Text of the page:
If you pass a value of a different class, you have a good chance of crashing the program. The following section explains why.

Why have a "self" parameter at all?
A method needs to know what data to act upon. The self parameter tells the class the data to act upon and so is essential to object oriented programming.

This statement may seem a little strange, since you can easily implement a method without using the self parameter by name. The reality is that the compiler uses the self parameter to resolve any reference to an instance variable inside a method.

If you had a class defined like this:
Code: (Objective-C)
@interface MyClass : NSObject
    NSInteger value;
- (void)setValueToZero;
then the method:
Code: (Objective-C)
- (void)setValueToZero
    value = 0;
is converted by the compiler into:
Code: (Objective-C)
void setValueToZero(id self, SEL _cmd)
    self->value = 0;
So self is essential for accessing any instance variables, even if you never literally type "self".

So does self already have a value when init is called?
If you remember back at the start, I said that the initWithString: part of a typical [[MyClass alloc] initWithString:@"someString"] invocation is converted into an objc_msgSend call:
Code: (Objective-C)
MyClass *myObject2 = objc_msgSend(myObject1, initSelector, @"someString");
So by the time we get to the inside of the method, self already has a value; its value is myObject1 (i.e. the allocated object, as returned from the [MyClass alloc] call. This is essential because without it, the super invocation wouldn't be possible the self value is used by the compiler to send the invocation:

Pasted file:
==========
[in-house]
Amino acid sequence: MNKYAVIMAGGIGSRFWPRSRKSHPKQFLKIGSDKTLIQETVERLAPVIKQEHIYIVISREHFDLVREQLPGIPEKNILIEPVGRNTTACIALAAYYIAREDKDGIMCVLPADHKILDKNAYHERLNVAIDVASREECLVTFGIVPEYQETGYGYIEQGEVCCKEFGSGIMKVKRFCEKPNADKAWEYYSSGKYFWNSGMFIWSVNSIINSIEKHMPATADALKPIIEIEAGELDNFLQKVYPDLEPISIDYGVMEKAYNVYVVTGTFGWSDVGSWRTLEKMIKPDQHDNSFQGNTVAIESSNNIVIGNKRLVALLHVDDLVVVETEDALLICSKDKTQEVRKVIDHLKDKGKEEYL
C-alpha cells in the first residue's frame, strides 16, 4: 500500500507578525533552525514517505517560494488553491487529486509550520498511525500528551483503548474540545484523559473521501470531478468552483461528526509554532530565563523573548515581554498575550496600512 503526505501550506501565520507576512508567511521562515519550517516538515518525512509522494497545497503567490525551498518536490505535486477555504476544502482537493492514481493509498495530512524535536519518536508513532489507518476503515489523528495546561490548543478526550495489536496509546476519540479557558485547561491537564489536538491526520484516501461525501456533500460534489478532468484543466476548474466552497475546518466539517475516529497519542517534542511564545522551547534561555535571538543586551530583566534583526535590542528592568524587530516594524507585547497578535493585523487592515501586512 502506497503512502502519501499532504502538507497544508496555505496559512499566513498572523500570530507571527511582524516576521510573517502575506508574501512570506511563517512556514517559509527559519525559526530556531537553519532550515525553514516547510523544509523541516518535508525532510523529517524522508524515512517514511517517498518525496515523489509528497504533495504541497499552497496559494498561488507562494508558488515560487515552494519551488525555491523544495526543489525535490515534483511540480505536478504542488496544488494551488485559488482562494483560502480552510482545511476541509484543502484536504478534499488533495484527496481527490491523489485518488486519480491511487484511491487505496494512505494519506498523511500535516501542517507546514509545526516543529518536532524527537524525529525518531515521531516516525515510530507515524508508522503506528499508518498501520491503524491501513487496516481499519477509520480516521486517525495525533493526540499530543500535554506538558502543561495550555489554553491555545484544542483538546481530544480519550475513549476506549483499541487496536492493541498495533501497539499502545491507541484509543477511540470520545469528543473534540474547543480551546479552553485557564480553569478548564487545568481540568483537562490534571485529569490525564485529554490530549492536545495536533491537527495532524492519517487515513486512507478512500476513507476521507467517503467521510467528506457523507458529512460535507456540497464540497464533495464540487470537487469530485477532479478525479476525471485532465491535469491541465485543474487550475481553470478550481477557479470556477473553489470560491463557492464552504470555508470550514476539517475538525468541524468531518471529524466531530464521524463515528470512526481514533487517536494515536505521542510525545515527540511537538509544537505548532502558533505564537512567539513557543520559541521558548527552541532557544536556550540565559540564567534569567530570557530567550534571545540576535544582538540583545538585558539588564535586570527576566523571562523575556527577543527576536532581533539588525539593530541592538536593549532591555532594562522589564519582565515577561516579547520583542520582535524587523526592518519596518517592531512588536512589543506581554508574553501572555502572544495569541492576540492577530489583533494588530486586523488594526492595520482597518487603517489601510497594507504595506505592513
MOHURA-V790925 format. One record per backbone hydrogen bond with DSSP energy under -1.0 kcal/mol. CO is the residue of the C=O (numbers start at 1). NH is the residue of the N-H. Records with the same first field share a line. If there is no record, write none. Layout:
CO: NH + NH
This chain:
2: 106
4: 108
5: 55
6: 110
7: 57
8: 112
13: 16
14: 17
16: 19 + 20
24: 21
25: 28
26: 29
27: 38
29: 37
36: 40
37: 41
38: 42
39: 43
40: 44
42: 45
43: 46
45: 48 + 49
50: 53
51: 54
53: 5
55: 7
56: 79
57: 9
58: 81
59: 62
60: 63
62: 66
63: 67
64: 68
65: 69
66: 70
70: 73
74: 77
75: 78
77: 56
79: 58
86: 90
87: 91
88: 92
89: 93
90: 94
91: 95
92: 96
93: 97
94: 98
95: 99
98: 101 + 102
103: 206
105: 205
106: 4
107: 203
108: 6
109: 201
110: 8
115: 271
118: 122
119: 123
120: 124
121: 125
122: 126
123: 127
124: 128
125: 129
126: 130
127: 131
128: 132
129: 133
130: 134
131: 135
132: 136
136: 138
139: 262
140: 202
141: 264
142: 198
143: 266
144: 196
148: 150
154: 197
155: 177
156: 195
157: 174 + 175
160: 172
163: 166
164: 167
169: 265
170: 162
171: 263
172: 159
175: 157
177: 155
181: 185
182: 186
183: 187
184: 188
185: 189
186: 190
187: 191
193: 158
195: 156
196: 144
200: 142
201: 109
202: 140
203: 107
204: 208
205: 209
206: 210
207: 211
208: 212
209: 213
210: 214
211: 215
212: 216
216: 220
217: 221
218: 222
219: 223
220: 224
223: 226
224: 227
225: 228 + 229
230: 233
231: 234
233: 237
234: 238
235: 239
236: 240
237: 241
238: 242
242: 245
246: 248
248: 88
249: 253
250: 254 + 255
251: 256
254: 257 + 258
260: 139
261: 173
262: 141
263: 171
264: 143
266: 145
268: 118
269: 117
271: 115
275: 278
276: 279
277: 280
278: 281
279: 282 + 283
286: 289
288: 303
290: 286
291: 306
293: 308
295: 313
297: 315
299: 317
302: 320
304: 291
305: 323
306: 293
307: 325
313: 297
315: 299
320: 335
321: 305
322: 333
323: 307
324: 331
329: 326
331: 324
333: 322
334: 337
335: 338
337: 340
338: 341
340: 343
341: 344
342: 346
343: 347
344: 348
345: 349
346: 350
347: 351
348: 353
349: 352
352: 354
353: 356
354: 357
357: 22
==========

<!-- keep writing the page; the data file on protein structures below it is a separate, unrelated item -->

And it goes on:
Code: (Objective-C)
[super init];
Code: (Objective-C)
objc_msgSendSuper(self, @selector(init));
Yes, self already has a value when your initializer starts. In fact, it is almost guaranteed to be the correct, final value.

So why assign the value returned from [super init] to self?
Looking at a typical initializer method:
Code: (Objective-C)
- (id)initWithString:(NSString *)aString
    self = [super init];
    if (self)
        instanceString = [aString retain];
    return self;
Why do we assign [super init] to self here?

The textbook reason is because [super init] is permitted to do one of three things:

   1. Return its own receiver (the self pointer doesn't change) with inherited instance values initialized.
   2. Return a different object with inherited instance values initialized.
   3. Return nil, indicating failure.

In the first case, the assignment has no effect on self and the instanceString is set on in the original object (the line instanceString = [aString retain]; could have been the first line of the method and the result would be the same).

In the third case, the initialization has failed. self is set to nil, no further action is taken and nil is returned.

The rationale for assigning to self is associated with the second case: if the returned object is different, we want the:
Code: (Objective-C)
        instanceString = [aString retain];